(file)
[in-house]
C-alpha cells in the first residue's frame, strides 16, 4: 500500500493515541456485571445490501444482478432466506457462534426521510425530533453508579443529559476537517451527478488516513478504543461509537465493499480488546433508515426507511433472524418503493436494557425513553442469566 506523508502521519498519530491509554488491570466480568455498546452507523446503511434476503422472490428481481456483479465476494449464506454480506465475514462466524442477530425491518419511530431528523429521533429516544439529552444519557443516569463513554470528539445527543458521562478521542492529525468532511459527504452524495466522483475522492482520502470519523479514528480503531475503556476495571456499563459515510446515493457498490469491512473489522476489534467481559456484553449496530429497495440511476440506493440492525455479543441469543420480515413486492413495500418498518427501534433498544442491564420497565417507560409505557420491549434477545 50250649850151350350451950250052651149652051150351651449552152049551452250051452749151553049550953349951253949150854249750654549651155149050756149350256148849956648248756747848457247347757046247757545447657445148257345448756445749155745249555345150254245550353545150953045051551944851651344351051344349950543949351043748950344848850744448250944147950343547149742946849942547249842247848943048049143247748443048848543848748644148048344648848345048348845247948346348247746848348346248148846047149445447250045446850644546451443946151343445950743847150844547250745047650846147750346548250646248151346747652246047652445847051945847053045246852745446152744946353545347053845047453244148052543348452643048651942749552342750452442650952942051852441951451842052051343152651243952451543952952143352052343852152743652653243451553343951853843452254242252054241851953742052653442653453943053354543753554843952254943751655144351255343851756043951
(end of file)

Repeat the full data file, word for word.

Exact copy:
[in-house]
C-alpha cells in the first residue's frame, strides 16, 4: 500500500493515541456485571445490501444482478432466506457462534426521510425530533453508579443529559476537517451527478488516513478504543461509537465493499480488546433508515426507511433472524418503493436494557425513553442469566 506523508502521519498519530491509554488491570466480568455498546452507523446503511434476503422472490428481481456483479465476494449464506454480506465475514462466524442477530425491518419511530431528523429521533429516544439529552444519557443516569463513554470528539445527543458521562478521542492529525468532511459527504452524495466522483475522492482520502470519523479514528480503531475503556476495571456499563459515510446515493457498490469491512473489522476489534467481559456484553449496530429497495440511476440506493440492525455479543441469543420480515413486492413495500418498518427501534433498544442491564420497565417507560409505557420491549434477545 50250649850151350350451950250052651149652051150351651449552152049551452250051452749151553049550953349951253949150854249750654549651155149050756149350256148849956648248756747848457247347757046247757545447657445148257345448756445749155745249555345150254245550353545150953045051551944851651344351051344349950543949351043748950344848850744448250944147950343547149742946849942547249842247848943048049143247748443048848543848748644148048344648848345048348845247948346348247746848348346248148846047149445447250045446850644546451443946151343445950743847150844547250745047650846147750346548250646248151346747652246047652445847051945847053045246852745446152744946353545347053845047453244148052543348452643048651942749552342750452442650952942051852441951451842052051343152651243952451543952952143352052343852152743652653243451553343951853843452254242252054241851953742052653442653453943053354543753554843952254943751655144351255343851756043951